There's no question that placebos have psychological effects. The question is whether those effects really trigger healing on their own. For too long, medical science has accepted the magical thinking that patients' beliefs could activate dying neurons, heal knee cartilage, prevent air bubbles from traveling through the heart to cause migraines, lower bad cholesterol, and even cure cancer and AIDS. Like Beecher's original paper, a good deal of research about placebos is flawed. For example, a recent publicized Science study of brain scans purporting to show a placebo effect in Parkinson's disease included no objective measure of patients' symptoms and had no long-term follow-up.
Meanwhile, in a stunning 2001 article in the New England Journal of Medicine, two Danish physicians debunked the mighty placebo effect. Although most clinical trials include only active treatment and placebo groups, the researchers systematically collected all the studies in the medical literature (130 at the time) that also included a critical third group: patients who received neither active nor placebo treatment—just passive observation. The patients in placebo groups did report slightly less pain than the no-treatment groups; the analogy of a parent kissing a skinned knee comes to mind. But on almost every other objective measure of illness, the placebo-treated patients improved the same amount as the ones who got nothing at all. In other words, just believing you were getting treatment—the power of positive thinking—didn't really fix anything. It just made the patients hurt a little less.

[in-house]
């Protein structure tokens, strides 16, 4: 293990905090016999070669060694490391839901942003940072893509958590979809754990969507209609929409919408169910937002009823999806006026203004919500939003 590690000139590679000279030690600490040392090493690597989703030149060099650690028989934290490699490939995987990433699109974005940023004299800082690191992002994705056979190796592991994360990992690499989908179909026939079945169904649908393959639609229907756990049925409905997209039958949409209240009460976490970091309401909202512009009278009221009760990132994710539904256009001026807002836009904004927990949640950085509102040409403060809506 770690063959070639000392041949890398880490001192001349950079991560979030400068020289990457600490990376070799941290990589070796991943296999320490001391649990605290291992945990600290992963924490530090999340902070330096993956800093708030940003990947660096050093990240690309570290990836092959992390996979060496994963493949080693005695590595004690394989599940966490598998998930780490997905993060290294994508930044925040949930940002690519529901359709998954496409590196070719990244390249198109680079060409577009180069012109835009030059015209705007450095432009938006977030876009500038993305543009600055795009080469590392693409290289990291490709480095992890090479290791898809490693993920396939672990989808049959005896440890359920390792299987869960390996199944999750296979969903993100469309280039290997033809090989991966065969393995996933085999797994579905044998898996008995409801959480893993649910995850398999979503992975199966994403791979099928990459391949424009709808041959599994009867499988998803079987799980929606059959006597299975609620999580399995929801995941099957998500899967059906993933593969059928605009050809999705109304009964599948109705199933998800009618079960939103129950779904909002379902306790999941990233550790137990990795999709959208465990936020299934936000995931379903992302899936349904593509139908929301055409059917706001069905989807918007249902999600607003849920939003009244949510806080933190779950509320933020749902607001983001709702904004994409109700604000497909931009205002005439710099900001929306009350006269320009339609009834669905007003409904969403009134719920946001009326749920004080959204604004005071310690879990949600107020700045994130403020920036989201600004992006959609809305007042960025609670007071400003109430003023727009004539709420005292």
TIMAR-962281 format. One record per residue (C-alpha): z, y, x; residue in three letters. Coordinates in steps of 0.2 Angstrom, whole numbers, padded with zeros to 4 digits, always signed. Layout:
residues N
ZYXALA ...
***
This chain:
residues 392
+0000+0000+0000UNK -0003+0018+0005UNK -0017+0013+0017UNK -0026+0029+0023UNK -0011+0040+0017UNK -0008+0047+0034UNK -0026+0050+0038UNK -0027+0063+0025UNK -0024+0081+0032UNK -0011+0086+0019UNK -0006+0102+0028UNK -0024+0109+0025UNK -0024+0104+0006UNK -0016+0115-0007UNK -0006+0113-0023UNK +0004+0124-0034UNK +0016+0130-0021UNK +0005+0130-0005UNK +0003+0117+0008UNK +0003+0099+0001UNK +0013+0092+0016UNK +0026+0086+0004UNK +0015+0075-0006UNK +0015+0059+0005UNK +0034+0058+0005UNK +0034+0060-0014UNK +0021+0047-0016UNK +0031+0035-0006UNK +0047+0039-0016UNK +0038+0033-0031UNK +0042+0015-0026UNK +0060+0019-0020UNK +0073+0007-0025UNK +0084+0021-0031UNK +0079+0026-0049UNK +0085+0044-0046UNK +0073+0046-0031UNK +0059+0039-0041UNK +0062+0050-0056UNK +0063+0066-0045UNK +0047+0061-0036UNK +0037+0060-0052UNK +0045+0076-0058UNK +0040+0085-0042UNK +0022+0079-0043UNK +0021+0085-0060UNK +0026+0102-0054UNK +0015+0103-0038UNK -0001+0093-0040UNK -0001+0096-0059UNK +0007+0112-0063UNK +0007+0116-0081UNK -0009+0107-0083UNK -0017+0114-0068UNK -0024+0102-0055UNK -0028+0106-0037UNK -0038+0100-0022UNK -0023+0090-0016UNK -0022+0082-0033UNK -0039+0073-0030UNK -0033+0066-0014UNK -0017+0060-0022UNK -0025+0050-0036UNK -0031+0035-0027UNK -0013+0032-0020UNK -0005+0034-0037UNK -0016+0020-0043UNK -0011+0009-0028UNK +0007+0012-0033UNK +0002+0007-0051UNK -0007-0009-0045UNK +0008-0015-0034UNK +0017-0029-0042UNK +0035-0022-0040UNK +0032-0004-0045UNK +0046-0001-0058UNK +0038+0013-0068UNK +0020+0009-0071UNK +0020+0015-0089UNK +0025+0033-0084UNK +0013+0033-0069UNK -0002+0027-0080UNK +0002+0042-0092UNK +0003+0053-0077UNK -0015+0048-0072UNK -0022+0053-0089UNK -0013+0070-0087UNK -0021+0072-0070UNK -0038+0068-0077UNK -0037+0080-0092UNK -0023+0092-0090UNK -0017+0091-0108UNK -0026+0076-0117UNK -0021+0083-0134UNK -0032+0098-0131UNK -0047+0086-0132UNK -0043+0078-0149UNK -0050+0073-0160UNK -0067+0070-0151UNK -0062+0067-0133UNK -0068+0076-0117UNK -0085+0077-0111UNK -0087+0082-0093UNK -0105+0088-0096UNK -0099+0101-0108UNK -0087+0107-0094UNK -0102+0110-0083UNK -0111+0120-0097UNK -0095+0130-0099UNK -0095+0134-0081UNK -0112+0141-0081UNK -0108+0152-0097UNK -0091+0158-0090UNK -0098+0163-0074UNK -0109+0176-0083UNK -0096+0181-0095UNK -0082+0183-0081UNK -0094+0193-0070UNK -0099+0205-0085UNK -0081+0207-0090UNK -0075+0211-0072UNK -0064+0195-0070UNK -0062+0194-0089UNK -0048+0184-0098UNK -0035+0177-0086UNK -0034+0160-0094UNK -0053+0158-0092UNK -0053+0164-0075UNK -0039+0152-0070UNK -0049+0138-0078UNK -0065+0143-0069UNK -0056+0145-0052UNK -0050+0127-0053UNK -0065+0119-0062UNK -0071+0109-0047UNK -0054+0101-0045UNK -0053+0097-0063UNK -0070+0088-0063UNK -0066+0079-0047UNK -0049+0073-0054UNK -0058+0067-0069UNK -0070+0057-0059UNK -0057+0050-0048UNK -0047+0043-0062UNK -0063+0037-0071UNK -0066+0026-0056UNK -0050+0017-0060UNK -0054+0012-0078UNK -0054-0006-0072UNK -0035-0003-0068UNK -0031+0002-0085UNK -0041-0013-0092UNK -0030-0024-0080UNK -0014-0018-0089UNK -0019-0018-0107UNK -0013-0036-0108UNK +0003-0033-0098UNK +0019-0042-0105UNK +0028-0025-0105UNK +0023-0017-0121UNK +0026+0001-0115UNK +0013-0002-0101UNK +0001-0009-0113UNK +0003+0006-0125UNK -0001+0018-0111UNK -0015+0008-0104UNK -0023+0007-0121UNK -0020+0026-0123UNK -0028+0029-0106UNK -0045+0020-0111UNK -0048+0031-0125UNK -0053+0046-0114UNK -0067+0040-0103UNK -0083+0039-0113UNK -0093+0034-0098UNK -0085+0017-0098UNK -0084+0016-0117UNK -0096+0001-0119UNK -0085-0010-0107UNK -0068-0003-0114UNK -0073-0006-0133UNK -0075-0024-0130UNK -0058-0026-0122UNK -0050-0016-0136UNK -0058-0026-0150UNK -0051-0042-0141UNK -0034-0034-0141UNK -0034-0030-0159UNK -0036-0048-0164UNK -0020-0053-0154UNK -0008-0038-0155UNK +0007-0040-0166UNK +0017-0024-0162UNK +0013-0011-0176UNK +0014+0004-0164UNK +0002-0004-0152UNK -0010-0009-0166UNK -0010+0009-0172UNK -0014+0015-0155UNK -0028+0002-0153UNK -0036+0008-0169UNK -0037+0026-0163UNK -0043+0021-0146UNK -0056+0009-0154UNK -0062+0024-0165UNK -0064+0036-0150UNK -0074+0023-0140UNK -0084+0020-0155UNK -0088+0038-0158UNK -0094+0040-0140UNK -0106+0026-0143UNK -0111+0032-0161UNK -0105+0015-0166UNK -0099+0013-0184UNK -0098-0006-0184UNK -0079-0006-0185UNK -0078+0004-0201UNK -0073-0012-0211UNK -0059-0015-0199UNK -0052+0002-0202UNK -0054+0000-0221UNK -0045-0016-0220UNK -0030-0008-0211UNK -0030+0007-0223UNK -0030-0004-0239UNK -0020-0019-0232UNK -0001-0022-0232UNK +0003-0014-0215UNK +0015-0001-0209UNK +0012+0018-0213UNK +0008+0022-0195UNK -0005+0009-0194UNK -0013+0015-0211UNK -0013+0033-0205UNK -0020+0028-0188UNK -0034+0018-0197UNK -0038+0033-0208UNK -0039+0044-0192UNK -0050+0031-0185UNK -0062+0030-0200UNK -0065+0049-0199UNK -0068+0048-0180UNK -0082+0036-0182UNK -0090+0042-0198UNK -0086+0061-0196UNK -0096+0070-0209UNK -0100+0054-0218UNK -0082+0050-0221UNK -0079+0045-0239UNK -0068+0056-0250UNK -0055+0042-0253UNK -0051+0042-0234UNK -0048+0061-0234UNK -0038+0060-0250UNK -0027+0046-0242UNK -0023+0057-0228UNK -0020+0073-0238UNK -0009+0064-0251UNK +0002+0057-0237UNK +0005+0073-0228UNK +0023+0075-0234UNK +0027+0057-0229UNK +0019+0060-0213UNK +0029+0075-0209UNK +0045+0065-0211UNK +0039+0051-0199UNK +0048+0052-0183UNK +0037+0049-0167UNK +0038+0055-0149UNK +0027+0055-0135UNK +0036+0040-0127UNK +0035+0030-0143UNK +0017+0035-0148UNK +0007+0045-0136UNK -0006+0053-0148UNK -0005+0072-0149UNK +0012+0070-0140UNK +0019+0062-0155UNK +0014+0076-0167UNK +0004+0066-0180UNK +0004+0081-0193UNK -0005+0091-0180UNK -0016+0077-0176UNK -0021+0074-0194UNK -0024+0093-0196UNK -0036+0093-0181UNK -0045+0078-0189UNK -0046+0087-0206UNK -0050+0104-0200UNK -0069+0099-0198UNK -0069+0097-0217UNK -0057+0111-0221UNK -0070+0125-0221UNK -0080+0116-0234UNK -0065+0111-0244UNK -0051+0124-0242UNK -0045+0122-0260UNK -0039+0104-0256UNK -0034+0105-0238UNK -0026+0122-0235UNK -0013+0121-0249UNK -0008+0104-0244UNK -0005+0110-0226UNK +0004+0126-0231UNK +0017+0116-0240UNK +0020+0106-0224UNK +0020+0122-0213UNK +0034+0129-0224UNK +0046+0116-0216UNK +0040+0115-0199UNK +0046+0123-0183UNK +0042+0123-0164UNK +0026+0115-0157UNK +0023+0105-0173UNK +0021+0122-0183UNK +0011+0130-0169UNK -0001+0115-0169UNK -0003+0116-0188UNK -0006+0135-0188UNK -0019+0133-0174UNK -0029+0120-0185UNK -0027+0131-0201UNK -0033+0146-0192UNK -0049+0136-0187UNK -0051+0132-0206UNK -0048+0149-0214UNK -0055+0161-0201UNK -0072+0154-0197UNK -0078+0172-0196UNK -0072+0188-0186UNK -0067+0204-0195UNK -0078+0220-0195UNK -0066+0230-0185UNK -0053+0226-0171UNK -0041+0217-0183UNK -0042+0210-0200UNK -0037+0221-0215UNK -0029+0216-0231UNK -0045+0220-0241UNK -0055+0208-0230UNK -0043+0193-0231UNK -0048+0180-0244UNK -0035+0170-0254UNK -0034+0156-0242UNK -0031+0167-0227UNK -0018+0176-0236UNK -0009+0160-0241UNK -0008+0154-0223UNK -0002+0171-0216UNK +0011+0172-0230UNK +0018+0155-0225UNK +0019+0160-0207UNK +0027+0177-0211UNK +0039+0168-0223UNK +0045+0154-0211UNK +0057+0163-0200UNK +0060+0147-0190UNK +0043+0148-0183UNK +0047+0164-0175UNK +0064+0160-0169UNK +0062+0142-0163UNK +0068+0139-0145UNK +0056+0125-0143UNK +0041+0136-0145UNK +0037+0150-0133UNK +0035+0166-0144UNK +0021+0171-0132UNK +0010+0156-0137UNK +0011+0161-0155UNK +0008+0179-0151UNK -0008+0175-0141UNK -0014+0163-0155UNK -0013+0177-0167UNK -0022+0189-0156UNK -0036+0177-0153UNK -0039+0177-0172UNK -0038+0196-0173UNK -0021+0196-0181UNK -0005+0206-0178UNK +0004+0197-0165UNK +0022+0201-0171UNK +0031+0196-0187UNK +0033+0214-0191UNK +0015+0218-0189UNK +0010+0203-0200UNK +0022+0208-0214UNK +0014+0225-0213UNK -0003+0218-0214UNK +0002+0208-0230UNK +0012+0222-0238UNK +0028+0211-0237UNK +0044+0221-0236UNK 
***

The Danish authors sensibly pointed out that, like the Dow Jones industrial average, diseases' symptoms fluctuate up and down over time without clear explanations. For example, on 9/11, when Doeschner was stranded on the 34th floor of the World Trade Center when the jets hit, he had improved enough to run down the stairs and save himself despite his Parkinson's disease. Months afterward, his symptoms worsened without cause. It's these variations over time in clinical trials that get chalked up to the placebo effect. But according to the Danish review, these upswings and downturns are just the random course of illness, not the manifestations of a patient's psychic mojo.
If the belief in active treatment does little good, why not disclose to patients in clinical trials what treatment group they are in and spare them from sham surgeries and the empty ritual of taking a placebo pill? That's not likely. The decades-old belief in strong placebo effects has become a quasireligious idée fixe. Arthur Kleinman, the Harvard anthropologist who chaired an NIH forum on placebos in 2000, says the Danish study hasn't altered his faith that positive thinking can heal. Kaptchuk, for his part, suggests that a persistent belief in placebos is a misguided protest against cultural and personal insensitivity in modern medicine. It's also conceivable that some researchers fully understand the powerless nature of placebos—but realize patients are more likely to stay put in the no-treatment groups of clinical trials if they're convinced they're getting active medication.
For many people, the belief that one's mental state can heal is a comforting fantasy. But there's a dark side to wish-thinking that goes beyond pointless groin incisions, sugar pills, or drills to the cranium. If the only obstacle to perfect health is one's state of mind, then why not exhort the unfulfilled and the infirm to imagine their way to happiness and health, rather than work toward it or seek proven treatment? The door to quackery and exploitation yawns open close by.